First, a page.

Insurance and banking veteran Daniel Fogarty noticed something different when he attended the last annual InsureTech Connect conference Las Vegas: the audience had tripled to about 4,500 people compared to just a year earlier.

“I'm sure they're thinking about how they can accommodate between 7,000 to 10,000 people next time because there's just so much interest,” he says.

It is a sign of the promise behind the booming Insuretech industry, which aims to reshape the general and commercial insurance sectors.

However, Fogarty – the founder of insurance startup Evari and former CEO of general insurance at Zurich, Australia and NZ – says change will be a long process given customers typically only interact with insurers once a year compared to near daily contact with banks.

“The industry is behind in tech because of that low customer engagement and the fact that their back-end systems can be very clunky. In my view they've then developed a customer experience based on their back-end rather than starting with the customer and working out what needs to happen on the back-end.”

Evari has built a cloud-based digital platform that offers small businesses more appropriate levels of insurance based on direct connections with popular cloud accounting software packages such as MYOB and Quickbooks.

“Insuretech in Australia is enabling not disrupting – it's something being done by the sector, not to the sector,” he says.

While the business aims to differentiate itself with a customer-focused digital experience that seamlessly integrates data, the insurance capacity is provided by certain underwriters at Lloyd’s.

It is this capital intensive nature of the industry, which is significantly more risky than other financial services sectors, that will create natural partnerships between many insurance incumbents and start-ups.

“Major insurers such as IAG, QBE, and Suncorp are all working with insuretechs.  In many cases, the insuretech is the front end to the customer with the risk coming back to IAG, QBE or Suncorp. They're working with insuretechs where they can… but then some insuretechs like us have to balance our overall strategy and consider how much of our IP do we expose to them?”

QBE chief executive John Neal told investors at its 2017 AGM that the global insurer had $50 million to invest in the sector and had screened more than 200 insuretech companies.

“Our bias is towards analytics, digital and Internet of Things solutions, which we believe can add value to our underwriting and claims processes, providing efficiency and service benefits for QBE and for our customers,” he said.

In October 2017, it invested in US-based RiskGenius, which applies artificial intelligence to insurance policies. A QBE spokesperson said the company’s innovation partnerships, which are being run by head of Global Innovation Lab, Ted Stuckey, are still at an early stage.

Similarly, IAG has opened insuretech incubators in Sydney and Singapore, and has also established a venture fund, aimed at “changing the way our customers live, by reimagining insurance to keep up with their ever-changing needs”. Suncorp has also been active, investing in fintech startup Trov.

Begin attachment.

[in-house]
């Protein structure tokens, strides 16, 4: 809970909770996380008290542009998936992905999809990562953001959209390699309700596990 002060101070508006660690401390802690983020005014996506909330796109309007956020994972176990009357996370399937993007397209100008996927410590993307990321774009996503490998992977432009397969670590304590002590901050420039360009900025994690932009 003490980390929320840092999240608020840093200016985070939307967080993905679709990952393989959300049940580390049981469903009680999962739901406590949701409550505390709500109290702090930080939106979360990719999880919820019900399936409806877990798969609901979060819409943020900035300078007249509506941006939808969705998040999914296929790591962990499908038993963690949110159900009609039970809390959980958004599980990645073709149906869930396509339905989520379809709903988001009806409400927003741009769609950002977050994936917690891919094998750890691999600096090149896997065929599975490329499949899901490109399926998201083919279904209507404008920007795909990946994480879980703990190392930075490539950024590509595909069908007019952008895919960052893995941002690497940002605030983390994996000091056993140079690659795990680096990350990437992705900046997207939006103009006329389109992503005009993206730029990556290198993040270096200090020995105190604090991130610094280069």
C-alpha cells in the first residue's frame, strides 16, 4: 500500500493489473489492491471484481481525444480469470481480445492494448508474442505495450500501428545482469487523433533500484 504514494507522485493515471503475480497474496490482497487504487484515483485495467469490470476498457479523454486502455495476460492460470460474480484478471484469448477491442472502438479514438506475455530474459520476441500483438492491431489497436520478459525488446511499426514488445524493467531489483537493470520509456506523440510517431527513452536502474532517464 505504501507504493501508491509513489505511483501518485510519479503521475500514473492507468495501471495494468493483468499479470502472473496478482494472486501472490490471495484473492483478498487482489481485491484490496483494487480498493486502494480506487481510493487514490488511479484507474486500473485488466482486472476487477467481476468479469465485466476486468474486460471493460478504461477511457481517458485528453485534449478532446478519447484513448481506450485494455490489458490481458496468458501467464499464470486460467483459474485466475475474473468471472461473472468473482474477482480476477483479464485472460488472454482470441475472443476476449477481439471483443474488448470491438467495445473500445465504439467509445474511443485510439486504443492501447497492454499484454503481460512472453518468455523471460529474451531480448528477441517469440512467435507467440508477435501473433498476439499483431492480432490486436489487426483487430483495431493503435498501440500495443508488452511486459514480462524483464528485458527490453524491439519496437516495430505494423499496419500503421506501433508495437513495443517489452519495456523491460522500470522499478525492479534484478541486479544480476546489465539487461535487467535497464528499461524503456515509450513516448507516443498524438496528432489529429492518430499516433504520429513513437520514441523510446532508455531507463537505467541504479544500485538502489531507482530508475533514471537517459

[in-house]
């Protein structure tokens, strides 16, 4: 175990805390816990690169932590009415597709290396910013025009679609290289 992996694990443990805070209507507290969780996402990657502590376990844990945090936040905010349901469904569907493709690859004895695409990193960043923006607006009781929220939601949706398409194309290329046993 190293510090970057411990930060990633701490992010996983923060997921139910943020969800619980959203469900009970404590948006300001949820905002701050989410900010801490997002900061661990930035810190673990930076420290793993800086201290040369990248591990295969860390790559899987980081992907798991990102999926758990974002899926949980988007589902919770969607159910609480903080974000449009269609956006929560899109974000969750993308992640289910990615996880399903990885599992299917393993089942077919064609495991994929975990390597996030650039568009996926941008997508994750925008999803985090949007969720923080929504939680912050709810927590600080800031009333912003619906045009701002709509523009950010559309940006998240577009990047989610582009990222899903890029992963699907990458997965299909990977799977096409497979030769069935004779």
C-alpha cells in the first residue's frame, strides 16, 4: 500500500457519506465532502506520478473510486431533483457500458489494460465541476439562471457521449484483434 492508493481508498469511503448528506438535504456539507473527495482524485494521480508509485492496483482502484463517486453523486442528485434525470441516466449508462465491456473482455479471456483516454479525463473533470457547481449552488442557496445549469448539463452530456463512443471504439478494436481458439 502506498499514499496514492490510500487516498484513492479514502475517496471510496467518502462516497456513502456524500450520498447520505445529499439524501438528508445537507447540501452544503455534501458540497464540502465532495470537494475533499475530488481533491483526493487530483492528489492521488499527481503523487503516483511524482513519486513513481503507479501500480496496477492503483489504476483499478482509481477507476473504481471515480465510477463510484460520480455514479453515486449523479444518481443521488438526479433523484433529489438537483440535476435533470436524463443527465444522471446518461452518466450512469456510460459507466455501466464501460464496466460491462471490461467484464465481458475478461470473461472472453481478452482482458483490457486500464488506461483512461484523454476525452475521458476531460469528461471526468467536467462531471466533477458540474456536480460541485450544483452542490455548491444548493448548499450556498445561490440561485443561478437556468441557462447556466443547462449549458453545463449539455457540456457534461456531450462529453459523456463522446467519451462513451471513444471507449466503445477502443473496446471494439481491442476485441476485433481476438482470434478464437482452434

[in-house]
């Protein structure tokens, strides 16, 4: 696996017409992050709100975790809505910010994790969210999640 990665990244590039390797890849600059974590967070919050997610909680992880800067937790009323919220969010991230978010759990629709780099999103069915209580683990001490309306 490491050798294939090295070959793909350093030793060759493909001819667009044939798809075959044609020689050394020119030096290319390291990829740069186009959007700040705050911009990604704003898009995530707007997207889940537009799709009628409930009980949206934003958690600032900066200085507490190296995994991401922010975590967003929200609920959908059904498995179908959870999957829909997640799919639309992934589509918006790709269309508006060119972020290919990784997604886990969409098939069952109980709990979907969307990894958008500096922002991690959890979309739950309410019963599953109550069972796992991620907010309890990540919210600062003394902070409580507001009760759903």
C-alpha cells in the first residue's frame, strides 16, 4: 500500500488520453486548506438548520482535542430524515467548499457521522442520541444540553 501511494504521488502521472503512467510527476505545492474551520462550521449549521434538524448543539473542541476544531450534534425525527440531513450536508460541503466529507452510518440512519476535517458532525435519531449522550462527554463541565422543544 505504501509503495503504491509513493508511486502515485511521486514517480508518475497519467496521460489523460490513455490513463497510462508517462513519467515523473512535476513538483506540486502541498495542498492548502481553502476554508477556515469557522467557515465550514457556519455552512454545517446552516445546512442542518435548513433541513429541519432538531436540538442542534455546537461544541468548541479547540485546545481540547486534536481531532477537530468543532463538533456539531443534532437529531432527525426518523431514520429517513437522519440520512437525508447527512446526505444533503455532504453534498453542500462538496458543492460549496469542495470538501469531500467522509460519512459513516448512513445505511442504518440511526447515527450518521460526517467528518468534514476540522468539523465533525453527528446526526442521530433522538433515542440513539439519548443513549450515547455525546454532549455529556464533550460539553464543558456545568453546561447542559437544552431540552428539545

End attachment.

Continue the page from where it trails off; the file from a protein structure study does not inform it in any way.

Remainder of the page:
The majority of insurers around the world have estimated that between 1 to 20% of their revenues are at risk from insuretech innovations, according to a PwC report. However, Brenton Charnley, the lead & co-founder of Insurtech Australia, says insuretech will ultimately become part of the established industry.
“Insuretech in Australia is enabling not disrupting – it's something being done by the sector, not to the sector,” he says.
A key aim of Insurtech Australia, which was launched as a standalone division of Fintech Australia in late-2017, is to help local insuretech companies expand globally. Insurtech startups attracted around $US1.69 billion in 2016 (although a significant portion was from two large deals), according to CBInsights.
“We're getting more startups closer to insurers to understand what they're doing and need – it’s a numbers game,” Charnley says.
The rapid growth and global expansion of Cover Genius, which enables companies to sell insurance to their customers, is a prime example of the potential.
While insuretech is making current insurance processes more efficient, over the longer term the industry may also see more innovative offers built on distributed ledger technologies.

The technology would allow insurance to be embedded in products, with the insurance taking effect from the point of sale. It could also allow for greater use of smart contracts such as AXA’s recent trial of its Fizzy flight delay insurance.
The product resided on the Ethereum blockchain, which is linked to global air traffic databases. Flight delays (of more than two hours) are recorded on the ledger, automatically triggering compensation paid to the customer, who avoids having to make a claim.
“More consumers are comparing insurers against digital competitors who aren't insurers – they're companies like Apple, Amazon, Google and Netflix which provide high-quality digital experiences,” says Charnley. “That's what they're expecting their insurer to be like.”

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